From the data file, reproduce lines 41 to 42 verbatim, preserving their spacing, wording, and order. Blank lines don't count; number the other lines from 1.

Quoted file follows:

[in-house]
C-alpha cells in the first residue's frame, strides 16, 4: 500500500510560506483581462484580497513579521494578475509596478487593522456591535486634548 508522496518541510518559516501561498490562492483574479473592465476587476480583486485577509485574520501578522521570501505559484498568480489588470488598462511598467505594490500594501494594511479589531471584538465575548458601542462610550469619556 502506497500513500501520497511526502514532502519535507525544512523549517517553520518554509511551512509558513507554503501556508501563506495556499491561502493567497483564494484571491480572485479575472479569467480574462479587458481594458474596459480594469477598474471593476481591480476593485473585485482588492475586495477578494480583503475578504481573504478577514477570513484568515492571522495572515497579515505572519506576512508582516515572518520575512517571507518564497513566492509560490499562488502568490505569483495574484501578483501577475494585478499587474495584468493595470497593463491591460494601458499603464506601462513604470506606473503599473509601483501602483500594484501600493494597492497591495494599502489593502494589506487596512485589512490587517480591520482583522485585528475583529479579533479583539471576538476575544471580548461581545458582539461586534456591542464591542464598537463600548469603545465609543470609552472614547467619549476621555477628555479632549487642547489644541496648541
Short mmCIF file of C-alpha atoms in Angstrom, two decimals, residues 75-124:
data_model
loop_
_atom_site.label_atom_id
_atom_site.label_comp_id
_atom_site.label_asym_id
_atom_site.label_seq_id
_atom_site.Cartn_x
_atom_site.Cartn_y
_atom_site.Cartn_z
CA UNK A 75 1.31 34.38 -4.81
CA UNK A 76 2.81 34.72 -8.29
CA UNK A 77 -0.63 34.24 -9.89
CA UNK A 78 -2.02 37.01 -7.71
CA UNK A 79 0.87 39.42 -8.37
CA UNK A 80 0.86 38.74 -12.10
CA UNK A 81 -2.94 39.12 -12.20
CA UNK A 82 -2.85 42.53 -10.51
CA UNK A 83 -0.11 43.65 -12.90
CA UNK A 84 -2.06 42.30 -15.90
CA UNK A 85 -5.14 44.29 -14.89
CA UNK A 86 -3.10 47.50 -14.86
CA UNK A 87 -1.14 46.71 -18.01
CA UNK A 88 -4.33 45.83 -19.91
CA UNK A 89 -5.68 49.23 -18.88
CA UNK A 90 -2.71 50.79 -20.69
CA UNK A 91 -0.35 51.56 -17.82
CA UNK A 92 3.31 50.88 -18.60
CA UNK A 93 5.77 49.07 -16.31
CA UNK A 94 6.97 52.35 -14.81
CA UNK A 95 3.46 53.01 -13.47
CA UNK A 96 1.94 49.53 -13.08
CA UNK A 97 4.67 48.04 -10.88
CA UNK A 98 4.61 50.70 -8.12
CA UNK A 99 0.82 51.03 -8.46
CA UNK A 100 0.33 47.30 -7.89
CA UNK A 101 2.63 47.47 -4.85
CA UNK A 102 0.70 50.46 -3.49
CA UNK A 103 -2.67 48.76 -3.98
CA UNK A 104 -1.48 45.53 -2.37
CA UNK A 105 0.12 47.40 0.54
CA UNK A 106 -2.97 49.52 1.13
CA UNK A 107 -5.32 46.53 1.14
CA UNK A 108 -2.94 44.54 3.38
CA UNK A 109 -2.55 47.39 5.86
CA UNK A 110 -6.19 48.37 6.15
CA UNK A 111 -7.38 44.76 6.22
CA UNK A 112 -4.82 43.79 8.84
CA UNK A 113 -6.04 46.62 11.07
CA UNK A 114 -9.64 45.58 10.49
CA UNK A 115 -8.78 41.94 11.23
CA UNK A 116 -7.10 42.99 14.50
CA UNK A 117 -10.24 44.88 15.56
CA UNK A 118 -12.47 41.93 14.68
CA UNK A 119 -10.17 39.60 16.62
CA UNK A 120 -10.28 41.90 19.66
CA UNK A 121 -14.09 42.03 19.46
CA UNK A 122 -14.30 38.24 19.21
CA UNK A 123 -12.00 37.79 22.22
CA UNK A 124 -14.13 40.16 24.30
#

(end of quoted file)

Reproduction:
CA UNK A 103 -2.67 48.76 -3.98
CA UNK A 104 -1.48 45.53 -2.37